Engineering professor secures two external grants

Sylvia Bhattacharya
Sylvia Bhattacharya

KENNESAW, Ga. (Oct 19, 2020) — Kennesaw State University engineering professor Sylvia Bhattacharya was recently named the recipient of two competitive grants awarded by the U.S. Army and Google, respectively.

Bhattacharya, an assistant professor of electrical engineering technology in the Southern Polytechnic College of Engineering and Engineering Technology, was first awarded research funding by the Army for her project “Multimodal Inference of Human State Cognitive Processes in Risky

Environments,” in which she will study the behavior of drivers and passengers in combat zones. The agreement, which has been funded for one year, has the option of two additional years, pushing the total funds to more than $486,000. 

In a separate effort, Bhattacharya has received $18,000 from Google’s exploreCSR initiative, which aims to encourage underrepresented groups to pursue graduate studies and research careers in computing.

“I am very humbled to receive these grants as they highlight two of my passions: research and opening doors for underrepresented students,” said Bhattacharya, who joined the University in August 2019 after earning her doctorate in electrical engineering at Florida State University. “Though they represent two vastly different efforts, it is my hope that they can serve as a springboard for our students who have an interest in research.”

The Army grant builds on her doctoral dissertation, in which she studied the behaviors of drivers in autonomous vehicles interacting with their fellow passengers. Using data provided by the Army, Bhattacharya will now expand her research to include that of the passengers as she tries to understand what environmental threats may exist by changes in their physical state, such as increased heart rates and muscles tightening. Using a machine learning algorithm, she hopes to be able to classify information in such a way that it is easier to determine a potentially threatening situation based on the motorists’ behavior.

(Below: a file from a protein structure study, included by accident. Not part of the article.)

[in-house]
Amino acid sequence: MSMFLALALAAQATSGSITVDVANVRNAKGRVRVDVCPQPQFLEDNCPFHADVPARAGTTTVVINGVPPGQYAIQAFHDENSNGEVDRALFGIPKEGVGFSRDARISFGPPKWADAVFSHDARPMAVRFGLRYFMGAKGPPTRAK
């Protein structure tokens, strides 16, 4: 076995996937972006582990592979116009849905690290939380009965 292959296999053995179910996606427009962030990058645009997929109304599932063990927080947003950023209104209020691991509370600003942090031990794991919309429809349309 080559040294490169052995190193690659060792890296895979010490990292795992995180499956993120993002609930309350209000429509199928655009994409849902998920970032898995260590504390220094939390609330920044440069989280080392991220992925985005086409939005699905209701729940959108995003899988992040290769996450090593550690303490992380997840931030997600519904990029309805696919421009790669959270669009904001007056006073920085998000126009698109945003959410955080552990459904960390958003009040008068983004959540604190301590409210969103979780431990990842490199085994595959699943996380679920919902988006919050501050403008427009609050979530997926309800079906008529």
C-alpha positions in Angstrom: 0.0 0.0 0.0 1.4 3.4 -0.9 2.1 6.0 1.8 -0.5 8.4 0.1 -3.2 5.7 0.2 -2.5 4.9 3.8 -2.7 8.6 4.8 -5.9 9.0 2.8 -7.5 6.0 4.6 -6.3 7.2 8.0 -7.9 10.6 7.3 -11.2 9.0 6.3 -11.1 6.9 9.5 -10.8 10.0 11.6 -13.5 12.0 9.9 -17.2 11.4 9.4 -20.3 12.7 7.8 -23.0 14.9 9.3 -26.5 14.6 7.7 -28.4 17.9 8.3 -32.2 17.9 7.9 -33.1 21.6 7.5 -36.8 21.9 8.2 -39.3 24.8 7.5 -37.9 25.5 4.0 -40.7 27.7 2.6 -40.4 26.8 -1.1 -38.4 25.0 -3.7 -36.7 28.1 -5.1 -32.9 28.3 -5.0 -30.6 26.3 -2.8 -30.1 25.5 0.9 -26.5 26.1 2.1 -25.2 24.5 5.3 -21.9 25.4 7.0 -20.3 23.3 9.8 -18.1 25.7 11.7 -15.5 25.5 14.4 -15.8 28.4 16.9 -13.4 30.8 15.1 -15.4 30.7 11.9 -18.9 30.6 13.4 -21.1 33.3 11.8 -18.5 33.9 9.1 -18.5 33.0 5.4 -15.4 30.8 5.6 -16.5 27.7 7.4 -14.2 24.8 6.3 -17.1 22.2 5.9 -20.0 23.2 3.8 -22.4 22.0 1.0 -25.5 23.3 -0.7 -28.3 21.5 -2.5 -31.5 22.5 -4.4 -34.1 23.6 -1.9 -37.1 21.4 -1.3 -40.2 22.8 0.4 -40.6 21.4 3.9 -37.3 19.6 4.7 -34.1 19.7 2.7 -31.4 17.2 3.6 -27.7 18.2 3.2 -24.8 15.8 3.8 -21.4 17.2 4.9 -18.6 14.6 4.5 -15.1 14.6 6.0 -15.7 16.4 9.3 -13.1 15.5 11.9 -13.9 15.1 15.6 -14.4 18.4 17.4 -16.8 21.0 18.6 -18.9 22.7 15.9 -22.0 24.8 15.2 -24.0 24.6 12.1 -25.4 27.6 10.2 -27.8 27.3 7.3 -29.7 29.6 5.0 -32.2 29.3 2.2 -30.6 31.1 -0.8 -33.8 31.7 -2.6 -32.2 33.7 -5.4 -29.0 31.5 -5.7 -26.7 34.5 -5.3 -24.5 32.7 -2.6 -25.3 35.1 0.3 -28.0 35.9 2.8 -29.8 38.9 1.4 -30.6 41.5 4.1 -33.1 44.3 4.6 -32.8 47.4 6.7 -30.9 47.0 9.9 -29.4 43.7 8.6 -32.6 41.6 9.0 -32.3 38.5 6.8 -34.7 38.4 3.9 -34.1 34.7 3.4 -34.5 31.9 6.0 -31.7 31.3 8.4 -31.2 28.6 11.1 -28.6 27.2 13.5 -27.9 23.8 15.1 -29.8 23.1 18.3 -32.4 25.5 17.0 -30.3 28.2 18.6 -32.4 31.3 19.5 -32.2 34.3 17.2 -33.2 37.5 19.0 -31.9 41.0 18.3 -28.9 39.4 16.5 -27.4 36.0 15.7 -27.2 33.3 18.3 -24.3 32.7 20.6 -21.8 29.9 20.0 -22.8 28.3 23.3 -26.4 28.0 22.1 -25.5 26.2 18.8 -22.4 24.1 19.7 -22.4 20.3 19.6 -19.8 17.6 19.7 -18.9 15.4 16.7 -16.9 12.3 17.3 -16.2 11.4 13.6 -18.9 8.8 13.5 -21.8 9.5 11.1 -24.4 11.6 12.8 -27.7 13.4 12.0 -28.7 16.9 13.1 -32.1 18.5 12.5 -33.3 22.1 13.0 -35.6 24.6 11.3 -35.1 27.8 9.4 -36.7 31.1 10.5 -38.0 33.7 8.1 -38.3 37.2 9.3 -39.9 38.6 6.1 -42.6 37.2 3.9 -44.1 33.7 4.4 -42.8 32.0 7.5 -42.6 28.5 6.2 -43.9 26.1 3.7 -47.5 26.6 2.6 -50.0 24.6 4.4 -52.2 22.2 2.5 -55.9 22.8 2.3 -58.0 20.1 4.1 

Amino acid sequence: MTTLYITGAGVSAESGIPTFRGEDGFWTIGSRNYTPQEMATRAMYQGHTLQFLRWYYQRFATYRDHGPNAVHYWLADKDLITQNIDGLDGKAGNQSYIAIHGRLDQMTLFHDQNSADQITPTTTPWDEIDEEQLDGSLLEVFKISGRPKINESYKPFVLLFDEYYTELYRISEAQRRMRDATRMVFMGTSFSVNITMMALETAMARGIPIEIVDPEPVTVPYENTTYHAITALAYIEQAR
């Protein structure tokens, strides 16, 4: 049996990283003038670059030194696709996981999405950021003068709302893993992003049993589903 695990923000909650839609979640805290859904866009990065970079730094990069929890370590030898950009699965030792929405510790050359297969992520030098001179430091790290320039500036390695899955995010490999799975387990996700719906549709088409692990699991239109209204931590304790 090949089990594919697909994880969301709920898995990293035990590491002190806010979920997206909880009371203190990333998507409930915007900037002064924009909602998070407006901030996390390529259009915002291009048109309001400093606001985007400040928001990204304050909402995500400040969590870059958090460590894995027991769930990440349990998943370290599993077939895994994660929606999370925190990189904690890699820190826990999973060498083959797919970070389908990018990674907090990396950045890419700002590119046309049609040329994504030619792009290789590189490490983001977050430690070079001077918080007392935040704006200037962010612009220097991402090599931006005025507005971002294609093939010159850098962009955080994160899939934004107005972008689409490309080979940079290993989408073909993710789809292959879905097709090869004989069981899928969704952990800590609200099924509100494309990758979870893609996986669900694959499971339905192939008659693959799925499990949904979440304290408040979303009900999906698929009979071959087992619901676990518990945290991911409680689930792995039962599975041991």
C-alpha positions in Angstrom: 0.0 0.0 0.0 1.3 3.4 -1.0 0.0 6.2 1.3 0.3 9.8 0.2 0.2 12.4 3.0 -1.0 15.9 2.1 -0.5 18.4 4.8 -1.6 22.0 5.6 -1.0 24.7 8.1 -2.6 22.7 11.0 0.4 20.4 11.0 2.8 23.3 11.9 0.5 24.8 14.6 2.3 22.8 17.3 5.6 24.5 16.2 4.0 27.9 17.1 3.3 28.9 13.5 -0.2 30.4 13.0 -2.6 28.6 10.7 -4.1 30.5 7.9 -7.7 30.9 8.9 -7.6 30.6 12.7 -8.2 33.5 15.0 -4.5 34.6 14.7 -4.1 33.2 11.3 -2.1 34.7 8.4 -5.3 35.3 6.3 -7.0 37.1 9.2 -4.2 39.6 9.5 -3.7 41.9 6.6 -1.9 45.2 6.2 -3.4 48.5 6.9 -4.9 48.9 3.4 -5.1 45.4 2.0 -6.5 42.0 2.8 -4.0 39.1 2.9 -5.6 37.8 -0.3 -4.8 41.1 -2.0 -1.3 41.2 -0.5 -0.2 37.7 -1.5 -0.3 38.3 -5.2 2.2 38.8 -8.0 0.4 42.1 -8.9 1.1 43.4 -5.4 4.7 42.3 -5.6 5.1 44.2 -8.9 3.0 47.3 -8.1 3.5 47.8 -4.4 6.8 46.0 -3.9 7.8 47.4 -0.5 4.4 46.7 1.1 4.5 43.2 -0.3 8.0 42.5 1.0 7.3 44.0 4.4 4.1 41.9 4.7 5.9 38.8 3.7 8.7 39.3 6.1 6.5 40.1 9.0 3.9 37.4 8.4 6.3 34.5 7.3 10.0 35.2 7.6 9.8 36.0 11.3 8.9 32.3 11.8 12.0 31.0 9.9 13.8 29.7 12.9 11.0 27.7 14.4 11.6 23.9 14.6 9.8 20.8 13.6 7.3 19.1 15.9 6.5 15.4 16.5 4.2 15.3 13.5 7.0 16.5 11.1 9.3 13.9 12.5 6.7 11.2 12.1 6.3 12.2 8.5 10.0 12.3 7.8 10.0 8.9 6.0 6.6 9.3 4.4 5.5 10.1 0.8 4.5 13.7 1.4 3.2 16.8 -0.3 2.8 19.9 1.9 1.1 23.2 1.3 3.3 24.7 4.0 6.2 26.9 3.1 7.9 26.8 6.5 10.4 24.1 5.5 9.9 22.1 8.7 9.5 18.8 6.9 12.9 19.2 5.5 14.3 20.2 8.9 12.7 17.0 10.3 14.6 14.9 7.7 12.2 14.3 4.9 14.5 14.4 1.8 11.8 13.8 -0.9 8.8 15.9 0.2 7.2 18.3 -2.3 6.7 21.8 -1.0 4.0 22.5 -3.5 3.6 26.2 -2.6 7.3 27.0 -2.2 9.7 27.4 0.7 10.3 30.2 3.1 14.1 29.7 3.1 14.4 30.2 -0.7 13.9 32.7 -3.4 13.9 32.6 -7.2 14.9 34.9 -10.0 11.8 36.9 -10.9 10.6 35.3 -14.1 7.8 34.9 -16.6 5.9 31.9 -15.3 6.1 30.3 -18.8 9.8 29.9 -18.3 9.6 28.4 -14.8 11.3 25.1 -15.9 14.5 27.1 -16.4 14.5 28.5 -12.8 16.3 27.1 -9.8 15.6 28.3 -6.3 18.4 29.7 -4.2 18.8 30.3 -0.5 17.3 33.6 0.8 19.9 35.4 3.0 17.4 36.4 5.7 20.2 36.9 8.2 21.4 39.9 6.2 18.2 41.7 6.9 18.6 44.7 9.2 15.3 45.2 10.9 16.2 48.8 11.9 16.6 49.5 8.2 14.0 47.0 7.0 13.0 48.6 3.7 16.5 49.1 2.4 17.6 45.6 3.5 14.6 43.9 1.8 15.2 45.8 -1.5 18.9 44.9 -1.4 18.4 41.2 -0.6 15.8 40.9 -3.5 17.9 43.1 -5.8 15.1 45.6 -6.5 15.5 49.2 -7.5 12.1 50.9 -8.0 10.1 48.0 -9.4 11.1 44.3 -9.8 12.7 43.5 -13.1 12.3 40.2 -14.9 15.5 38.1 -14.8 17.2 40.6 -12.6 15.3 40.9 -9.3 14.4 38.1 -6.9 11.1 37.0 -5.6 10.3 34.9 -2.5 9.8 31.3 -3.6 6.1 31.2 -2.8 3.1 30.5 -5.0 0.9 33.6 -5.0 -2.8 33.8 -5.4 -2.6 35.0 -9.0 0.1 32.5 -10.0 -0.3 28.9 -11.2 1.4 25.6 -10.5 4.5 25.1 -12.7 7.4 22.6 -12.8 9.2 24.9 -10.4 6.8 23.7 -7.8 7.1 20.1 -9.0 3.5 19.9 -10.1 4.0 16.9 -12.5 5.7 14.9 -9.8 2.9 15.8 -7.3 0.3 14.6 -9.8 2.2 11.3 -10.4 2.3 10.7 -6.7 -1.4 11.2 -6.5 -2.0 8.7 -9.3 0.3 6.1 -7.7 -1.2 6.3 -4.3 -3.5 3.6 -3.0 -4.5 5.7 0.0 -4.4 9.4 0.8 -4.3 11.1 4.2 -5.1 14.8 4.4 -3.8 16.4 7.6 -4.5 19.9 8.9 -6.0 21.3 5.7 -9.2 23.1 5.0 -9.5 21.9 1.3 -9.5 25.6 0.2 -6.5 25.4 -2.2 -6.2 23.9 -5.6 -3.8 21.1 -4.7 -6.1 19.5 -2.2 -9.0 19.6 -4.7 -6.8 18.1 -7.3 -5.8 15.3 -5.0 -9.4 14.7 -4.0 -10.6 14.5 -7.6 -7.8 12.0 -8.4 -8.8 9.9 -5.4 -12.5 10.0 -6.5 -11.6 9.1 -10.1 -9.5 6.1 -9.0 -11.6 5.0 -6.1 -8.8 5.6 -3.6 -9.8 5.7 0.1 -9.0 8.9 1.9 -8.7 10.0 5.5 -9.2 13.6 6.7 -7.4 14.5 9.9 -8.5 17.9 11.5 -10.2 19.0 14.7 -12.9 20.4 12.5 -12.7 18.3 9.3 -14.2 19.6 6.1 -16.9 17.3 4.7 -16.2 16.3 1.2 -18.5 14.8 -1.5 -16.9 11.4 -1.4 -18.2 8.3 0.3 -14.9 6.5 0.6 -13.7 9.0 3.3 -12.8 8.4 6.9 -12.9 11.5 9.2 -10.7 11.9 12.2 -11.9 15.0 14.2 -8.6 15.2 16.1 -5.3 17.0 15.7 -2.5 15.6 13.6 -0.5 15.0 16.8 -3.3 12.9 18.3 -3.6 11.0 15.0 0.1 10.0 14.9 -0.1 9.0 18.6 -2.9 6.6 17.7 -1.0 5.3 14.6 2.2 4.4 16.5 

With funding from exploreCSR, she will also build a one-on-one mentoring program to help undergraduate women determine their career paths and to expose them to graduate study opportunities.

“It has become very clear that there aren’t enough role models for women in the field of engineering,” Bhattacharya said. “Through this program, we will introduce our students to faculty across KSU and beyond, and involve them in group projects that allow them to sharpen their skills. In the end, we hope to show how applicable computing skills are to just about any field.”

Despite being with the University for just more than a year, engineering Dean Ian Ferguson said the impact of researchers like Bhattacharya is almost immediately felt.

“As a College, we are committed to conducting research that has a social impact and always seek to generate new opportunities for our students, and Dr. Bhattacharya is truly the embodiment of those efforts,” he said. “Over the past year, we have already increased our research funding by 24 percent.  I don’t believe we could have reached this level if it weren’t for the tenacity and drive our faculty show on a regular basis.”

– Travis Highfield

Photos by Jason Getz


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A leader in innovative teaching and learning, Kennesaw State University offers more than 150 undergraduate, graduate and doctoral degrees to its more than 41,000 students. With 11 colleges on two metro Atlanta campuses, Kennesaw State is a member of the University System of Georgia and the second-largest university in the state. The university’s vibrant campus culture, diverse population, strong global ties and entrepreneurial spirit draw students from throughout the region and from 126 countries across the globe. Kennesaw State is a Carnegie-designated doctoral research institution (R2), placing it among an elite group of only 6 percent of U.S. colleges and universities with an R1 or R2 status. For more information, visit kennesaw.edu

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